His words made me very uncomfortable. Now, I (thought I) knew what a shaman was.  If I’ve learned anything in my life, it’s that the minute I think I know everything, life will quickly and surely show me I don’t. (That’s why “eternal student of life” sneaks into almost all my my bios and intros.)

He stopped. He said, “I’m scaring you a little, aren’t I?”

I said yes. I said, “I thought I knew what a shaman was. A wise leader. but I don’t feel that way.”

He shared with me this beautiful, powerful definition of a shaman:

All shamans are artists.  But not all artists are shamans. 

All shamans are teachers. But not all teachers are shamans. 

All shamans are healers. But not all healers are shamans.”

It spoke so deeply to me, to how I felt about my art: My art healed me, and I believe it sometimes helps others heal. I love to share what I’ve learned, but not in a here’s-how-you-make-a-little-horse-way that so many people expect. More in a “what is the story only YOU can tell?” way.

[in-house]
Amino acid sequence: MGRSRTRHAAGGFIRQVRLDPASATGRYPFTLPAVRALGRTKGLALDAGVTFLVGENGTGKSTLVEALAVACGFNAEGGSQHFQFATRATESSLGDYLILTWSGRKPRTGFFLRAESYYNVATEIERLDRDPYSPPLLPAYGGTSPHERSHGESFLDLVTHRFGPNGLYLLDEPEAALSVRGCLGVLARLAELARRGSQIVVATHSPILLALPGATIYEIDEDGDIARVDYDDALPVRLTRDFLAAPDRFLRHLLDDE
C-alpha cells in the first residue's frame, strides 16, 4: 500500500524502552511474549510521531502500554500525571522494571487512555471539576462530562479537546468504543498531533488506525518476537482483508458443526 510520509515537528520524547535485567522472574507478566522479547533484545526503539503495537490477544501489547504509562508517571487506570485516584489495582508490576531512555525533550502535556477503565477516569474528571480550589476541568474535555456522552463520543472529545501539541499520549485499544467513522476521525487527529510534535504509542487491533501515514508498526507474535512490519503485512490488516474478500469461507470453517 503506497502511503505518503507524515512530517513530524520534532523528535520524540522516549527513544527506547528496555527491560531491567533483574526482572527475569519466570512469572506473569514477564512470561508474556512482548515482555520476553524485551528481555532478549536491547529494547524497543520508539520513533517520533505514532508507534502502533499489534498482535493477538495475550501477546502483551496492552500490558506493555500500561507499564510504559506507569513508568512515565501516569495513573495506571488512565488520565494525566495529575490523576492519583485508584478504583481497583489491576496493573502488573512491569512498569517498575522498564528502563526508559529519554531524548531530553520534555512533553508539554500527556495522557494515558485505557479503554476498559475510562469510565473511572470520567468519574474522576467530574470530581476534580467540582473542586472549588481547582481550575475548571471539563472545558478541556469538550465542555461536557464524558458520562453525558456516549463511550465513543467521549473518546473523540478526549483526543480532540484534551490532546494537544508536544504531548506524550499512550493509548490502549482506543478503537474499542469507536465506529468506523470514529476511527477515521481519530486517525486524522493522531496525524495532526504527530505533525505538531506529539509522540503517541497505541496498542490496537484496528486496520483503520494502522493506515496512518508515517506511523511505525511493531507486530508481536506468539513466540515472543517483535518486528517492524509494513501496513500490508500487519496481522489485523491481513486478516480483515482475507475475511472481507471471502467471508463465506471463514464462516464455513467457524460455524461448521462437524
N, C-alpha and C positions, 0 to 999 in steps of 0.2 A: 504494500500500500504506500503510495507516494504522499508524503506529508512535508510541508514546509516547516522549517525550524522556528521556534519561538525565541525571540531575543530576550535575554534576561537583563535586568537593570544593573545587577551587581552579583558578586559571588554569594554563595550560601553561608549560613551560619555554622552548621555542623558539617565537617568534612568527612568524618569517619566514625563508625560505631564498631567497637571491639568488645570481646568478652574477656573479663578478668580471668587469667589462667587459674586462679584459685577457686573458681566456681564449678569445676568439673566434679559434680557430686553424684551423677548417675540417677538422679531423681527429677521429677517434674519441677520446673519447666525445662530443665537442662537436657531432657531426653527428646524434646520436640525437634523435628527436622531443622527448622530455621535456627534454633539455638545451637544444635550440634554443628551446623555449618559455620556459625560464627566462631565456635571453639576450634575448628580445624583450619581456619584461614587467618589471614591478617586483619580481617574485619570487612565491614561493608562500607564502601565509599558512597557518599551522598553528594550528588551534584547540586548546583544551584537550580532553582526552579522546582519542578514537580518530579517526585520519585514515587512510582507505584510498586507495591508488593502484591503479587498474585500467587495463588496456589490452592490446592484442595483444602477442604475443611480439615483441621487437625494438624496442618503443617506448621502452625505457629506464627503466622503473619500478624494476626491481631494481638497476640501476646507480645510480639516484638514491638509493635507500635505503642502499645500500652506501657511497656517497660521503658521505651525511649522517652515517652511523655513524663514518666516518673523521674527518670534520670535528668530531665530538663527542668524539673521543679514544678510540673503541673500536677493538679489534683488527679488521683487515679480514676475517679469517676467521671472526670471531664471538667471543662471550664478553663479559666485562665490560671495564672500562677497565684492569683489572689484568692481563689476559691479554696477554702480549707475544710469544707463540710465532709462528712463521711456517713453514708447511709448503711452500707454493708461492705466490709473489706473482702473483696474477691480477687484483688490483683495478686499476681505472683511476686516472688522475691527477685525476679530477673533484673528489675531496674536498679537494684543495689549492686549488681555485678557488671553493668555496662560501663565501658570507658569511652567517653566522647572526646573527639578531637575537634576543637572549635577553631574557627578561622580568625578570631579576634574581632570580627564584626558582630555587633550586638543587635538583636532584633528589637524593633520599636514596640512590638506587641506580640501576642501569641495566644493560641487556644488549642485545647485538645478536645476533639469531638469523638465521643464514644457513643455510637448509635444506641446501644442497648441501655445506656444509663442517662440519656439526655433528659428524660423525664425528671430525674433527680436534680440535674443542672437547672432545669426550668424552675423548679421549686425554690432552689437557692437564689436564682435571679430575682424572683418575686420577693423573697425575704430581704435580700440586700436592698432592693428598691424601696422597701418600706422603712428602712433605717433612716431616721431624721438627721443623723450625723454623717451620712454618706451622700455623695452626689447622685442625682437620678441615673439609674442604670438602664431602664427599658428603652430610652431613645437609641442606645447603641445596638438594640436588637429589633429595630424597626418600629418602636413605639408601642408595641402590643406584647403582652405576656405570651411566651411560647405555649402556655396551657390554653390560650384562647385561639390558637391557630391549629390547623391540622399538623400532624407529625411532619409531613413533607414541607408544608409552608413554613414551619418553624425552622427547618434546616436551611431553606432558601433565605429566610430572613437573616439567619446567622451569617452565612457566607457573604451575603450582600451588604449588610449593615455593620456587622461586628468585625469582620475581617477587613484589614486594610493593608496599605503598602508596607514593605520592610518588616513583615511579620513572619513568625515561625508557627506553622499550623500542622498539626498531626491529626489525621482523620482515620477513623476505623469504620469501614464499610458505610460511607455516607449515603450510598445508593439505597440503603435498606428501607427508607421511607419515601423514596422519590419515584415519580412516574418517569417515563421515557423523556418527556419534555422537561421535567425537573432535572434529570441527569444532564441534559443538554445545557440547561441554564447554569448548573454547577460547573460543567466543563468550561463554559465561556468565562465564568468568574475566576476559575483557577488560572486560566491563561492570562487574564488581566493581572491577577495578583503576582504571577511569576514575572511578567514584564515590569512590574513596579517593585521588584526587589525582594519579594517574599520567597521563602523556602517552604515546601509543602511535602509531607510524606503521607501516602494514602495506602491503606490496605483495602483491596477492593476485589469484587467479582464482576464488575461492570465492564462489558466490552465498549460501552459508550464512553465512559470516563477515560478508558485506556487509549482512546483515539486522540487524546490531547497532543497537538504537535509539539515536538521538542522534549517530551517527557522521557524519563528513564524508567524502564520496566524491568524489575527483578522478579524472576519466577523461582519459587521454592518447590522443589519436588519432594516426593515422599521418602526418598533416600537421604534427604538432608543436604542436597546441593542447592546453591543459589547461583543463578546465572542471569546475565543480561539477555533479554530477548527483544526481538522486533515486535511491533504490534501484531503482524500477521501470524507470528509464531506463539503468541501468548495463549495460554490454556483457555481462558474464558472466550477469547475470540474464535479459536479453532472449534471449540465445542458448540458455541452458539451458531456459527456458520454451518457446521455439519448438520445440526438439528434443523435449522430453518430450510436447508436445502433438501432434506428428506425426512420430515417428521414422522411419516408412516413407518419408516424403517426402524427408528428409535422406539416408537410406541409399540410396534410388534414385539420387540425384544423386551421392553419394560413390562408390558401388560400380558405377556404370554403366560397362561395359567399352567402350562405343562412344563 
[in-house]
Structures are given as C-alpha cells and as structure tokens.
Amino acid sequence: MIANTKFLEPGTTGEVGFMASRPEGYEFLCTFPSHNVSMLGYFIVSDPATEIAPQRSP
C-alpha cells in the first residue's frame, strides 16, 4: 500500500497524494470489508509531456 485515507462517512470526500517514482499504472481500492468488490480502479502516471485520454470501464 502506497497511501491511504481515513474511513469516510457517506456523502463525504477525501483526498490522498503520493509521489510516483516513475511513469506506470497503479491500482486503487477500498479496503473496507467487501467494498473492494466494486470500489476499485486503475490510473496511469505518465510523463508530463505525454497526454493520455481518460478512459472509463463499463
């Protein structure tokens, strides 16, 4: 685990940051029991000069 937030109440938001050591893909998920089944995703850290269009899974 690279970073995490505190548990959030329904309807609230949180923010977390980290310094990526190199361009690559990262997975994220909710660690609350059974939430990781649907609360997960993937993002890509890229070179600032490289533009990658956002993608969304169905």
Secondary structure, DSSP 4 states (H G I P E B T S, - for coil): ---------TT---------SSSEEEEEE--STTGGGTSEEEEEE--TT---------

And yet, even years later, I felt uncomfortable using that word in reference to myself.

Until, just a year or so before we left New Hampshire, I shared that story with a professional shaman. And she said, what I call Definiton of a Shaman Part IV:

“‘Shaman’ isn’t something you call yourself. It’s what others call YOU.”

A day or so ago, I had a teensy emotional breakdown. (In addition to difficult family matters, scary family matters, my most vulnerable pet on the lam, more uncertainty about my studio space, etc., I’ve been demolished by allergies this month. It’s scary, and exhausting, and leaves me fragile and exposed.) I wrote about it, listened to Mary Gauthier (pronounced go-shay. Who knew?? Not me!) singing “Mercy Now”.  I had a little cathartic cry, and felt better.

So many people reached out to me, (you know who you are. THANK YOU!!!), including a few old and dear friends.